Deep within Lot E at Citi Field, an unidentified coupe rests beneath a green tent. Its sleek, low-slung body, adorned in a matte gray finish with a prominent black swoosh, becomes increasingly enigmatic with each step towards it. Notably, there’s a dragonfly emblem on the front, while the side swoosh features exposed carbon and channels air to a pair of heat exchangers. The car proudly bears the name “Mullen GT,” representing an electric sports car created by a startup that has intentions of delivering vehicles to the U.S. market sometime between 2025 and 2026.
Like numerous other automotive startups, Mullen’s history is intricate. It all commenced with the debut of the Qiantu K50, an electric sports car, at the Shanghai Auto Show in 2015. This vehicle was originally sold in China by its parent company, Great Wall Huaguan, from 2018 to 2020. Subsequently, at the 2019 New York Auto Show, a California-based company called Mullen Automotive committed to importing kits and offering fully-certified examples for sale in 2020. It’s worth noting that Mullen now holds a 60 percent stake in Bollinger, another electric vehicle brand that, like many others, has yet to introduce a single car to the U.S. market. Mullen conducted its initial public offering (IPO) on Nasdaq in November 2021, followed by the unveiling of the Mullen Five, an SUV coupe, at the Los Angeles Auto Show a few weeks later.
At this moment, in a Queens parking lot, we dedicate an afternoon to explore Mullen’s elusive two-seater, which is essentially a rebadged electric vehicle that Qiantu ceased producing three years ago. While Mullen was also gearing up to manufacture rebadged Chinese cargo vans and trucks in Mississippi, the K50 went by at least four names. Until March of the prior year, it was referred to as the Dragonfly K50, Mullen K50, Qiantu K50 by Mullen, or simply Mullen Dragonfly.
Standing alongside us is Mitchell Dyche, an engineer whose towering six-foot-five frame comfortably accommodates the snug cabin of the Mullen GT. He indicates that he personally specified the 19-inch center-lock wheels, Brembo brakes, and the Pirelli P Zero tires. The rest of the design stays true to Qiantu’s original vision, down to the manufacturer markings etched onto the glass.
Upon closer inspection, the Mullen GT exudes an appealing aesthetic. Both inside and out, it possesses the proportions and dimensions typically found in a mid-engine car, with a footprint comparable to an Acura NSX. While there may be room for improvement in terms of body panel alignment, the GT certainly doesn’t come across as a raw prototype. The interior features a generously sized portrait touchscreen, angled towards the driver and still in development, a digital instrument panel, and a sizable curved shifter. In contrast to many Chinese-made vehicles, the GT avoids overtly mimicking the design of established brands. Even as a demonstrator, it displays a noticeable level of refinement.
The dual-motor configuration operates silently without any noticeable whine, the regenerative braking system functions smoothly, body movements are well-controlled, and the steering exhibits a pleasantly weighted feel. Performance-wise, the specifications are quite reasonable for an electric sports car, boasting around 400 horsepower packed into an aluminum frame with carbon body panels, all-wheel drive equipped with torque vectoring, a 78.0-kWh T-shaped lithium-ion battery, with the majority of its cells located behind the driver, and a claimed range of 230 miles. In Sport mode, the GT becomes slightly more spirited, although during our brief test laps, we didn’t perceive any noticeable torque shifts between the two motors. Grip and stopping power are as expected—impressive.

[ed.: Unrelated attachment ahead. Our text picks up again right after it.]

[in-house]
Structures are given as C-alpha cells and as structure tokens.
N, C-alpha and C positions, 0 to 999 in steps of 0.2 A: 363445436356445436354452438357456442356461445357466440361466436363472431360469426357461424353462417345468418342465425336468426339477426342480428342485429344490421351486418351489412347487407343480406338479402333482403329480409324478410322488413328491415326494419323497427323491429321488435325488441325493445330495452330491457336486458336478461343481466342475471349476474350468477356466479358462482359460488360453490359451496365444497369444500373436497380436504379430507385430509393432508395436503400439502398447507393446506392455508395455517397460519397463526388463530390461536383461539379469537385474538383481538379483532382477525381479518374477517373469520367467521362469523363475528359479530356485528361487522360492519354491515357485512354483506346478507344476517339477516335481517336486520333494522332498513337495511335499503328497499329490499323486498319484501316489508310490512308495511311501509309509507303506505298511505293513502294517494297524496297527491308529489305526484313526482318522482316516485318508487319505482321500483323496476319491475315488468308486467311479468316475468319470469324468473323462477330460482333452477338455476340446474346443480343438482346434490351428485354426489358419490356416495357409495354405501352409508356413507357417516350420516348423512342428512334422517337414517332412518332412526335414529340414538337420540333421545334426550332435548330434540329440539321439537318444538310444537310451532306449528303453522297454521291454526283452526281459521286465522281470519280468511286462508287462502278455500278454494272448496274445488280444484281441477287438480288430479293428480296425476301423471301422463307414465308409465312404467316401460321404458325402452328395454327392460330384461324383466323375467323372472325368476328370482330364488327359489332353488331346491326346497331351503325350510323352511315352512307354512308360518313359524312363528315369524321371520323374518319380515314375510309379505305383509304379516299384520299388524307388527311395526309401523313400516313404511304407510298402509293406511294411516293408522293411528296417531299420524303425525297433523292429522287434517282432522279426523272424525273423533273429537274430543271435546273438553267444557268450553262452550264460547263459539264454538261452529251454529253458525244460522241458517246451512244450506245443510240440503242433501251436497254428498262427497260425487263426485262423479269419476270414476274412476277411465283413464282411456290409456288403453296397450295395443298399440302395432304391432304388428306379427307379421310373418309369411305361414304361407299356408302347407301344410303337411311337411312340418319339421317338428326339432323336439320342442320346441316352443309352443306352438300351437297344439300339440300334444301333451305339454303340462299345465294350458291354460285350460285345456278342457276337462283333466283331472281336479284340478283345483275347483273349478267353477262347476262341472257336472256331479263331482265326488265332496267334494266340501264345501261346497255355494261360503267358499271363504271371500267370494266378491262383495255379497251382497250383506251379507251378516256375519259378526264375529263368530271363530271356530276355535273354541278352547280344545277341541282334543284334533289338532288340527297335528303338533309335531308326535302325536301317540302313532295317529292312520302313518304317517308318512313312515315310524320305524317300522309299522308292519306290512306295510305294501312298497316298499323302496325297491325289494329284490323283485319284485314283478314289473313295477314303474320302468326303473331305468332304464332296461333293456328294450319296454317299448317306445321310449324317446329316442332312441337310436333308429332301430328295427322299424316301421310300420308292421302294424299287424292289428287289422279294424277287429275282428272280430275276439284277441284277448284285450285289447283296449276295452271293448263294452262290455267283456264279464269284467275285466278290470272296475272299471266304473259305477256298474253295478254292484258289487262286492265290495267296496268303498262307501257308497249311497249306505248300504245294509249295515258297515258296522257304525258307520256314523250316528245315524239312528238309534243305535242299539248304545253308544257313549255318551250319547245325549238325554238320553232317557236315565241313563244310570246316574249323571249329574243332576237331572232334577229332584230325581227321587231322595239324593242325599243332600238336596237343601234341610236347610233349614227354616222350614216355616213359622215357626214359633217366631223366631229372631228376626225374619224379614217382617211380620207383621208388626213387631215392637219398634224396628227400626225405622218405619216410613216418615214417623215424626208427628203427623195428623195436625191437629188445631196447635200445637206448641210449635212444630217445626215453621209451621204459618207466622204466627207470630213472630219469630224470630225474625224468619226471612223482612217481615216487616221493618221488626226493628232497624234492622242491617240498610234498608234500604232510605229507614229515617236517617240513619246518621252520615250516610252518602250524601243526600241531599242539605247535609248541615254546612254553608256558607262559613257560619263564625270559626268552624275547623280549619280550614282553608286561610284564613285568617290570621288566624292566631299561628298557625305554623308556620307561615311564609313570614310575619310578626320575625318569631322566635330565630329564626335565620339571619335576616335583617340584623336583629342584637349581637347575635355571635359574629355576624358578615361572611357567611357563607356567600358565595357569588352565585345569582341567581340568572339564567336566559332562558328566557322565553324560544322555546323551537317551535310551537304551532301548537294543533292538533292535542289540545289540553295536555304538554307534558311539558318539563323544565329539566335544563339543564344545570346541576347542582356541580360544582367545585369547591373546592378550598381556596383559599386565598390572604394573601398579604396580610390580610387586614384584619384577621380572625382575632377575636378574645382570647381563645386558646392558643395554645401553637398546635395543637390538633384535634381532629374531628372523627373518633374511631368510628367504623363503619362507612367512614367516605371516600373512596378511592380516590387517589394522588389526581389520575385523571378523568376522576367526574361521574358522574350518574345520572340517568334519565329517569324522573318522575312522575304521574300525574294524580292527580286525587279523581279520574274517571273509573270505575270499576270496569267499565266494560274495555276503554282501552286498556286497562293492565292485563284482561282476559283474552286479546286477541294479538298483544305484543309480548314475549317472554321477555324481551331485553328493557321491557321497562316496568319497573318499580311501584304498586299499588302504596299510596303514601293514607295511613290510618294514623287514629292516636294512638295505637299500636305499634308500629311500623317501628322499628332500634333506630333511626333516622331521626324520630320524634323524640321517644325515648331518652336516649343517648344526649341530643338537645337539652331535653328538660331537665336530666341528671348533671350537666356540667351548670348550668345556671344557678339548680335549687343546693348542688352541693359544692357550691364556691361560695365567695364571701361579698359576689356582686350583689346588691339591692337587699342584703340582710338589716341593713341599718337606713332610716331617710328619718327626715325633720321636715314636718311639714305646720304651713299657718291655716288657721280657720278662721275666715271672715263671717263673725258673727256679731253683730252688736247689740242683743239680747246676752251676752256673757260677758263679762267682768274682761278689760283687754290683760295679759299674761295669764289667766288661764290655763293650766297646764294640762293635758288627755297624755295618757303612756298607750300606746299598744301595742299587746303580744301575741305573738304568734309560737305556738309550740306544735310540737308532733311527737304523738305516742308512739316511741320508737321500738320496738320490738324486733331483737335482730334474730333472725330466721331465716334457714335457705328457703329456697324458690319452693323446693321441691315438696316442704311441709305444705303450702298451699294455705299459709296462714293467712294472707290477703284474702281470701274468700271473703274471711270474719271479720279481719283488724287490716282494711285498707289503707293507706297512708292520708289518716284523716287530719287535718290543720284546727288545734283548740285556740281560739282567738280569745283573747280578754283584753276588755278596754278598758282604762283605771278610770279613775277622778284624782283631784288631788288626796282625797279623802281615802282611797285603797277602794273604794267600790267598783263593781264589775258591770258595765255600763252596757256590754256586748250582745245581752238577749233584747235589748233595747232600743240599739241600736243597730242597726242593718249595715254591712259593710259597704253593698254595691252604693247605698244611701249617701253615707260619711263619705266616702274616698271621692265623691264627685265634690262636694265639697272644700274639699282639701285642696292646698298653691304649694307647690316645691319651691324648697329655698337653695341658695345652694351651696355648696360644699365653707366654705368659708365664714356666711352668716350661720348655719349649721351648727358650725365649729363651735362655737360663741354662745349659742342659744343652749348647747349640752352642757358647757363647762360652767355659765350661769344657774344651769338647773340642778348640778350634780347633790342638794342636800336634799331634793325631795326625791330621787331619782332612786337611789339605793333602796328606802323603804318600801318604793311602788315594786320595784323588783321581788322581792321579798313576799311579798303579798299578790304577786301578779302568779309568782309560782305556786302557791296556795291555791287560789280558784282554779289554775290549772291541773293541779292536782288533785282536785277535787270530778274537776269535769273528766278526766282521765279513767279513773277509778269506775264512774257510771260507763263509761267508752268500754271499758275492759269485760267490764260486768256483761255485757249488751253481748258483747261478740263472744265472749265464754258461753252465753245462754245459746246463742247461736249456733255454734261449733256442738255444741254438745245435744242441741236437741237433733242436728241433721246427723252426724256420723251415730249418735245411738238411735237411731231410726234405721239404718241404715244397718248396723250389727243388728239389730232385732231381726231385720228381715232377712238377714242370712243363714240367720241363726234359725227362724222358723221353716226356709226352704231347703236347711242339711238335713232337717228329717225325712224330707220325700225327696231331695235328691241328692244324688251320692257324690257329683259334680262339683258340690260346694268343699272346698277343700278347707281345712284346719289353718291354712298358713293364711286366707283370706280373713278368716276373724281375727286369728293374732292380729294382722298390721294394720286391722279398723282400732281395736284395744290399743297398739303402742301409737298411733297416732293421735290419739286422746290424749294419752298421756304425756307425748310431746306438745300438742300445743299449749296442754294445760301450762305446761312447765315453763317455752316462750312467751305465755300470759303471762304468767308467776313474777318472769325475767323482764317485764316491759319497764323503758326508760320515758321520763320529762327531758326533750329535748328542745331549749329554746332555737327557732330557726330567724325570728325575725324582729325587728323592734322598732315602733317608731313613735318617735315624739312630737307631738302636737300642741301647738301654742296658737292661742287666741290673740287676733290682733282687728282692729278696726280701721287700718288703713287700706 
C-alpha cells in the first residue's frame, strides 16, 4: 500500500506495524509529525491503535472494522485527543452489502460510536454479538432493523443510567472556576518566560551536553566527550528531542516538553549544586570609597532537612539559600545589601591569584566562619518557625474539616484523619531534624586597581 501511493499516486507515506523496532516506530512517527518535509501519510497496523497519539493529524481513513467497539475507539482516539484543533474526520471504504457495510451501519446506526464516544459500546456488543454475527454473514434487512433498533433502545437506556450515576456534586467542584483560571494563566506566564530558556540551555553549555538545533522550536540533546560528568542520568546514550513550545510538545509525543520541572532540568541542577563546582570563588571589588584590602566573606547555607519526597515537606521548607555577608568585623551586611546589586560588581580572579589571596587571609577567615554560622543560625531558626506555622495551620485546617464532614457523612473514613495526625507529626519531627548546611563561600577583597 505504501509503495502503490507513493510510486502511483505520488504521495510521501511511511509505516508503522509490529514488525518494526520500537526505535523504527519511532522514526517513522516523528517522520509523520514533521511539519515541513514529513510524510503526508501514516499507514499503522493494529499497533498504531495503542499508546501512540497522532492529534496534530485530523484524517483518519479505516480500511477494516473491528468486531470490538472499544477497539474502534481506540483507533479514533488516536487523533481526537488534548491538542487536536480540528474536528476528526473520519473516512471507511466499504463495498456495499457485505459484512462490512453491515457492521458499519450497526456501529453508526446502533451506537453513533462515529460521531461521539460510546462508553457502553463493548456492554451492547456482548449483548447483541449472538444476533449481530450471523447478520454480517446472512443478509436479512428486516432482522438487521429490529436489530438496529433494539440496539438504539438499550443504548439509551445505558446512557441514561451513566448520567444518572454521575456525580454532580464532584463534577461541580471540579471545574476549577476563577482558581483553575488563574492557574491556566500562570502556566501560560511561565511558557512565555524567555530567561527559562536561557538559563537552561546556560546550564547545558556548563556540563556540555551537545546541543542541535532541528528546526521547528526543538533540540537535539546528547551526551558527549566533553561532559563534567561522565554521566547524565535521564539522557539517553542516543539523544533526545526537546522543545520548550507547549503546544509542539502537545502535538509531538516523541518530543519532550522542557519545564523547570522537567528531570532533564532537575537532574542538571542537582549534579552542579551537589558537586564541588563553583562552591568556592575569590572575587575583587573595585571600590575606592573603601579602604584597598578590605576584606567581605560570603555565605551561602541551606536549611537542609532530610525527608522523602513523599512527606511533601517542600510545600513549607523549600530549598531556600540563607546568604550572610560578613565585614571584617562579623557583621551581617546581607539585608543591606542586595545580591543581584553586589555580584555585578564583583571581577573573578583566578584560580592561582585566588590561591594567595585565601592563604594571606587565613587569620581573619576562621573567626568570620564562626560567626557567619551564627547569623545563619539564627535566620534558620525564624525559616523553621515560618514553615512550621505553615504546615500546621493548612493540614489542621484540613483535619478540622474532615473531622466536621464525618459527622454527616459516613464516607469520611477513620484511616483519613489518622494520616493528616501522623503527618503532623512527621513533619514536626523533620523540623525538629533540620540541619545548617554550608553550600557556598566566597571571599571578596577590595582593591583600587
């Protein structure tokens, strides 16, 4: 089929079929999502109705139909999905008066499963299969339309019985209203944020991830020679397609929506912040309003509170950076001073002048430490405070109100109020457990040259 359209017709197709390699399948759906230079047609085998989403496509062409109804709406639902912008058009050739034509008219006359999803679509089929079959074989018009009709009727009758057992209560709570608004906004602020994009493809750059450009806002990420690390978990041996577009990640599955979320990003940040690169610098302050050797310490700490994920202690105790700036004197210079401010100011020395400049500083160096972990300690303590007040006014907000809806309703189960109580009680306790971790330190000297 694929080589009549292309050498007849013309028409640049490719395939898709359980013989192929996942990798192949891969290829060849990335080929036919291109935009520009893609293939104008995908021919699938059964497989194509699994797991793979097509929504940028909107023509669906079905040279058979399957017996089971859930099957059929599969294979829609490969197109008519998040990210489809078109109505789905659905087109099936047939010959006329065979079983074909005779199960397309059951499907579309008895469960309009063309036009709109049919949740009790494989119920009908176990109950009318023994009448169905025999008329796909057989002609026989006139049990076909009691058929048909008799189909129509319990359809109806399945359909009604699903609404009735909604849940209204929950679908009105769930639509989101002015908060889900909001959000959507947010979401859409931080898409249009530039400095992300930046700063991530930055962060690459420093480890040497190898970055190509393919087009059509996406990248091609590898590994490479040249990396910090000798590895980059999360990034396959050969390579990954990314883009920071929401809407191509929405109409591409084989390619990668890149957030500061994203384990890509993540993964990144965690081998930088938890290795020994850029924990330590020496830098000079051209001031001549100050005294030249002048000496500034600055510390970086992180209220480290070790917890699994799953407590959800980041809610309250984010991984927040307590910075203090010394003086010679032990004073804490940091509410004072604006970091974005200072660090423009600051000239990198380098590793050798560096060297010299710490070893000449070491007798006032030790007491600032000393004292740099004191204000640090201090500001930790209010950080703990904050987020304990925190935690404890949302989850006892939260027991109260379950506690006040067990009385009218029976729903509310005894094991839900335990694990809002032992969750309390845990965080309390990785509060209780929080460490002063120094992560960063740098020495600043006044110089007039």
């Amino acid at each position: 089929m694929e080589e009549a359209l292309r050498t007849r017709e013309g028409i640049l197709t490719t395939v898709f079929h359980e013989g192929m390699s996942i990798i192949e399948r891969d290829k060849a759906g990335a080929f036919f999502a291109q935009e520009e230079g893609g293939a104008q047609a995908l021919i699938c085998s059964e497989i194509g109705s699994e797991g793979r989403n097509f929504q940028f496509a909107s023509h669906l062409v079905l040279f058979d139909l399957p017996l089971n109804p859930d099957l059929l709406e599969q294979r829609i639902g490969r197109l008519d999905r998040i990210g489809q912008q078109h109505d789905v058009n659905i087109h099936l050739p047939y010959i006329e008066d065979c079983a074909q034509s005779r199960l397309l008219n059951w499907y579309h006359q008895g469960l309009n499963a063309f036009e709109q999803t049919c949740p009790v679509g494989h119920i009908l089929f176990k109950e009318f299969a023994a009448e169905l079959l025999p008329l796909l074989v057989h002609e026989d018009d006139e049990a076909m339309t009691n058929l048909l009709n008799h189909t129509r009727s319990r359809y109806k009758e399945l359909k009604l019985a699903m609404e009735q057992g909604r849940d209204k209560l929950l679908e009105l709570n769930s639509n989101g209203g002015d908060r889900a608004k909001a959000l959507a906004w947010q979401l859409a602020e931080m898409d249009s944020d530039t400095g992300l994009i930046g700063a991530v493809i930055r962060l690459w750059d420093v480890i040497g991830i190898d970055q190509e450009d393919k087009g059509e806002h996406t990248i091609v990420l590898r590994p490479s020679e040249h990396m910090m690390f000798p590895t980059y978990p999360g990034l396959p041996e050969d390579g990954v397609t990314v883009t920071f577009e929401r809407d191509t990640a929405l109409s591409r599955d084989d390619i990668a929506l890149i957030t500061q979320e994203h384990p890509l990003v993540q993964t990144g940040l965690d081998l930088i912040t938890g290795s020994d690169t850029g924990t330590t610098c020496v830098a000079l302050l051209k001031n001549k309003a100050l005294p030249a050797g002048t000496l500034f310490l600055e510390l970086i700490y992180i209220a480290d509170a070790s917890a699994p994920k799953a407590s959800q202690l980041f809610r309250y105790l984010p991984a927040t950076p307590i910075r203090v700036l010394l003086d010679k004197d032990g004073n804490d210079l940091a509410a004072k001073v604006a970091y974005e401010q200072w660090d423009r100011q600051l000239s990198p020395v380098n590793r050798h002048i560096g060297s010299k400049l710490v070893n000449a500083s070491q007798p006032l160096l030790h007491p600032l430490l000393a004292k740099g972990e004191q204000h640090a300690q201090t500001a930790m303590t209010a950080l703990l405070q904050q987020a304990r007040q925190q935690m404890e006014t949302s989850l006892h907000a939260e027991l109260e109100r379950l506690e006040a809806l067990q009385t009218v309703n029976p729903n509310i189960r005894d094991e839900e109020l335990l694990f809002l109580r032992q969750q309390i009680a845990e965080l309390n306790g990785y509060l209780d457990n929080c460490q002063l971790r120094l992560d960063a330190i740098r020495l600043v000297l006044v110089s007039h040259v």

However, it’s important to note that Mullen has revised the GT’s performance figures since March, when it initially promised an “EV supercar” capable of accelerating to 60 mph in just 1.95 seconds and achieving speeds in excess of 200 mph. This change came about after Mullen regained the rights to sell the K50 and resolved a contract dispute, as outlined in court documents, which arose due to an alleged default on nearly $23 million owed to Qiantu just months after the vehicle’s initial unveiling in New York. The revised figures now indicate a 0-60 mph time of 4.2 seconds and a top speed of 125 mph. The price tag for this electric sports car stands at $150,000.
Mullen has declared its intention to manufacture the GT (along with a GTRS variant) at the former AM General plant in Indiana, where plans are also in place to produce the Mullen Five crossover and Bollinger B1 and B2 models. (Bollinger had refunded customer deposits in 2022.) Interested buyers can secure a reservation for $1,000, with anticipated delivery dates set for late 2025 or early 2026.
From an investor’s perspective, Nasdaq is considering delisting Mullen stock due to its trading price falling below the $1 limit (as of the most recent Friday, it was valued at less than 50 cents). Simultaneously, Mullen is pursuing legal action against several major investment firms, including Charles Schwab, alleging manipulation of its stock. While there’s more to Mullen’s history, including its founding in 2014, which involved acquiring the assets of Coda Automotive and attempting to repackage that company’s Chinese rebadged EV as the Mullen 700e, the current status of the Mullen GT in 2023 suggests it is a potential contender but not a certainty. As numerous new automakers have come to realize, breaking into the American automobile market is a formidable challenge.
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